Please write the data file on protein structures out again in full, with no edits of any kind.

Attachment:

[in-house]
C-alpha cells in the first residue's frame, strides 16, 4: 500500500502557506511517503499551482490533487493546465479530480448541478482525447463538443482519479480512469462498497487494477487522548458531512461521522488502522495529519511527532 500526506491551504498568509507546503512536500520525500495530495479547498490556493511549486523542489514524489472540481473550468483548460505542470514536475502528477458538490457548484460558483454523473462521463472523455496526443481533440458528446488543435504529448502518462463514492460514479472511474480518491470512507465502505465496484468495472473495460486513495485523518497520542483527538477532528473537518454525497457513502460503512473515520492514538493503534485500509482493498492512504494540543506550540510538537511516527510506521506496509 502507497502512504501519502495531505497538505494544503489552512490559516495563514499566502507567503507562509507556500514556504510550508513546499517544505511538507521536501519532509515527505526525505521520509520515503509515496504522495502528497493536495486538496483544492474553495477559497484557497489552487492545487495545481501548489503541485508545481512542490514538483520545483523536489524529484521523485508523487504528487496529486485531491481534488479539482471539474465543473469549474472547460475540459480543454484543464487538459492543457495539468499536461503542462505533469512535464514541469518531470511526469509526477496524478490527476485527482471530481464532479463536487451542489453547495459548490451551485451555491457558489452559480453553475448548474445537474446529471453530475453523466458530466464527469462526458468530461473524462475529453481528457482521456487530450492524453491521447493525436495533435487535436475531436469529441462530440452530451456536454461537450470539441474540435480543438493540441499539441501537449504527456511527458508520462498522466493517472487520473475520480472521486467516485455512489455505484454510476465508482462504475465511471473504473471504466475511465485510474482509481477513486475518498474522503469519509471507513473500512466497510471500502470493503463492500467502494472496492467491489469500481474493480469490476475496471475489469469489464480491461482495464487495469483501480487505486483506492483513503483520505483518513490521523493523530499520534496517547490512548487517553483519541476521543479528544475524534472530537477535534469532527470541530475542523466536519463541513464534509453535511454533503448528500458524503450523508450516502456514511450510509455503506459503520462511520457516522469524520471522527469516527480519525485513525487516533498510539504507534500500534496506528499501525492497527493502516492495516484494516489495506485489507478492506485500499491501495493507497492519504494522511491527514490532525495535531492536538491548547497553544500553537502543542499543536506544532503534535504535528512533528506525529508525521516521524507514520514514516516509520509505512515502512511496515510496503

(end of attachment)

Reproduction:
[in-house]
C-alpha cells in the first residue's frame, strides 16, 4: 500500500502557506511517503499551482490533487493546465479530480448541478482525447463538443482519479480512469462498497487494477487522548458531512461521522488502522495529519511527532 500526506491551504498568509507546503512536500520525500495530495479547498490556493511549486523542489514524489472540481473550468483548460505542470514536475502528477458538490457548484460558483454523473462521463472523455496526443481533440458528446488543435504529448502518462463514492460514479472511474480518491470512507465502505465496484468495472473495460486513495485523518497520542483527538477532528473537518454525497457513502460503512473515520492514538493503534485500509482493498492512504494540543506550540510538537511516527510506521506496509 502507497502512504501519502495531505497538505494544503489552512490559516495563514499566502507567503507562509507556500514556504510550508513546499517544505511538507521536501519532509515527505526525505521520509520515503509515496504522495502528497493536495486538496483544492474553495477559497484557497489552487492545487495545481501548489503541485508545481512542490514538483520545483523536489524529484521523485508523487504528487496529486485531491481534488479539482471539474465543473469549474472547460475540459480543454484543464487538459492543457495539468499536461503542462505533469512535464514541469518531470511526469509526477496524478490527476485527482471530481464532479463536487451542489453547495459548490451551485451555491457558489452559480453553475448548474445537474446529471453530475453523466458530466464527469462526458468530461473524462475529453481528457482521456487530450492524453491521447493525436495533435487535436475531436469529441462530440452530451456536454461537450470539441474540435480543438493540441499539441501537449504527456511527458508520462498522466493517472487520473475520480472521486467516485455512489455505484454510476465508482462504475465511471473504473471504466475511465485510474482509481477513486475518498474522503469519509471507513473500512466497510471500502470493503463492500467502494472496492467491489469500481474493480469490476475496471475489469469489464480491461482495464487495469483501480487505486483506492483513503483520505483518513490521523493523530499520534496517547490512548487517553483519541476521543479528544475524534472530537477535534469532527470541530475542523466536519463541513464534509453535511454533503448528500458524503450523508450516502456514511450510509455503506459503520462511520457516522469524520471522527469516527480519525485513525487516533498510539504507534500500534496506528499501525492497527493502516492495516484494516489495506485489507478492506485500499491501495493507497492519504494522511491527514490532525495535531492536538491548547497553544500553537502543542499543536506544532503534535504535528512533528506525529508525521516521524507514520514514516516509520509505512515502512511496515510496503